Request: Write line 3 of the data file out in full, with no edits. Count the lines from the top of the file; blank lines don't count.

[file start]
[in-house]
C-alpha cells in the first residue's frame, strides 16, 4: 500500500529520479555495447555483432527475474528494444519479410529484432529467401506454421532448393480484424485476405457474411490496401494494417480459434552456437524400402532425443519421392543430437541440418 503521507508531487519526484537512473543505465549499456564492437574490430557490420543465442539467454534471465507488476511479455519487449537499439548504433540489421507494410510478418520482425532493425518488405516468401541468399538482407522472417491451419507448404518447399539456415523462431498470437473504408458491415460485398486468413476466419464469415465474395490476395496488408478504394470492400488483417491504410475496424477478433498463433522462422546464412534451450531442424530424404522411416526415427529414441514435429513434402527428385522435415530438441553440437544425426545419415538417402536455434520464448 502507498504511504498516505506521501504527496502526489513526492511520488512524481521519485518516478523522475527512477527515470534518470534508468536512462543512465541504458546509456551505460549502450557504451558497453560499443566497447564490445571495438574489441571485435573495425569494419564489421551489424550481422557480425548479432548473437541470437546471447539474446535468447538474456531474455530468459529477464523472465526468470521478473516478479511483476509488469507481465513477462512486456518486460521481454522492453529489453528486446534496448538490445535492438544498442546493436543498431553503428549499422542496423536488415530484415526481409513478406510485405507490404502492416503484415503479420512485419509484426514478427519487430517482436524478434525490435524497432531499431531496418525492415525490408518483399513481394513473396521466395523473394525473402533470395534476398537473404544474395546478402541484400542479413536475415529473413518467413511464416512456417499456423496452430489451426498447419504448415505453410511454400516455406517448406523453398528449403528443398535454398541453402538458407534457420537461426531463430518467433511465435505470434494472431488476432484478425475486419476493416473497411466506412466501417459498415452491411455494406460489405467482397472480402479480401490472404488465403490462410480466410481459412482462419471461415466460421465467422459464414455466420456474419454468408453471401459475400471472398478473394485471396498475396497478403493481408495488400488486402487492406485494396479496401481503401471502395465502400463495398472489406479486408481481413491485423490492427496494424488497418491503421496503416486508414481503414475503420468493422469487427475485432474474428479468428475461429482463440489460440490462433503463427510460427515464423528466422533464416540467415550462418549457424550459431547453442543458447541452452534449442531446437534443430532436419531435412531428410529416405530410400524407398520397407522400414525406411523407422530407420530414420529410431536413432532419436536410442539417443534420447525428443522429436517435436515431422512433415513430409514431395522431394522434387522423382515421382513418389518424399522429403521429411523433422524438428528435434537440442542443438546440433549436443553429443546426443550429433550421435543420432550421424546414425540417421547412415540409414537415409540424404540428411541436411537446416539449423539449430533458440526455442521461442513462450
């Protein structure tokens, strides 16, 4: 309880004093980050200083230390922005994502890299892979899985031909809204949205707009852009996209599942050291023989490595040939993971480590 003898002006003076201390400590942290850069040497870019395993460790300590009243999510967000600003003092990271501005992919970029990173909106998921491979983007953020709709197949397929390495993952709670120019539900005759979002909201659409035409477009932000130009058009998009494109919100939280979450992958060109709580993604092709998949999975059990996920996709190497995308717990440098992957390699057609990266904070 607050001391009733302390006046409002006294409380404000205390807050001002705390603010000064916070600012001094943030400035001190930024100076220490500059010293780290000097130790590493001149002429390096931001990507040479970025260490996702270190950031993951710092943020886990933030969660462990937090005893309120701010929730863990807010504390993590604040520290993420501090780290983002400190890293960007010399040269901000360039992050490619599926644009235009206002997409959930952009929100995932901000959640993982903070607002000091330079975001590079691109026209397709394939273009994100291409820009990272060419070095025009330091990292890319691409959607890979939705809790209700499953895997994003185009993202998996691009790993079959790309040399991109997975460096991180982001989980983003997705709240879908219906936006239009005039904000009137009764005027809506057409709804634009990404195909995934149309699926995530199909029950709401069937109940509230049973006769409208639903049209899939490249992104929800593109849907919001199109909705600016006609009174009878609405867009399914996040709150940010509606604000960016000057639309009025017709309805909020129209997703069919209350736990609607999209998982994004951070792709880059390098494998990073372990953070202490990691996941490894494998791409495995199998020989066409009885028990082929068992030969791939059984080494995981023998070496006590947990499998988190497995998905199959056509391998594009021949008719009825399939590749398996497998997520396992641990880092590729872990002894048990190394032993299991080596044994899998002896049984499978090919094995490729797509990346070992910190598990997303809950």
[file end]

């Protein structure tokens, strides 16, 4: 309880004093980050200083230390922005994502890299892979899985031909809204949205707009852009996209599942050291023989490595040939993971480590 003898002006003076201390400590942290850069040497870019395993460790300590009243999510967000600003003092990271501005992919970029990173909106998921491979983007953020709709197949397929390495993952709670120019539900005759979002909201659409035409477009932000130009058009998009494109919100939280979450992958060109709580993604092709998949999975059990996920996709190497995308717990440098992957390699057609990266904070 607050001391009733302390006046409002006294409380404000205390807050001002705390603010000064916070600012001094943030400035001190930024100076220490500059010293780290000097130790590493001149002429390096931001990507040479970025260490996702270190950031993951710092943020886990933030969660462990937090005893309120701010929730863990807010504390993590604040520290993420501090780290983002400190890293960007010399040269901000360039992050490619599926644009235009206002997409959930952009929100995932901000959640993982903070607002000091330079975001590079691109026209397709394939273009994100291409820009990272060419070095025009330091990292890319691409959607890979939705809790209700499953895997994003185009993202998996691009790993079959790309040399991109997975460096991180982001989980983003997705709240879908219906936006239009005039904000009137009764005027809506057409709804634009990404195909995934149309699926995530199909029950709401069937109940509230049973006769409208639903049209899939490249992104929800593109849907919001199109909705600016006609009174009878609405867009399914996040709150940010509606604000960016000057639309009025017709309805909020129209997703069919209350736990609607999209998982994004951070792709880059390098494998990073372990953070202490990691996941490894494998791409495995199998020989066409009885028990082929068992030969791939059984080494995981023998070496006590947990499998988190497995998905199959056509391998594009021949008719009825399939590749398996497998997520396992641990880092590729872990002894048990190394032993299991080596044994899998002896049984499978090919094995490729797509990346070992910190598990997303809950």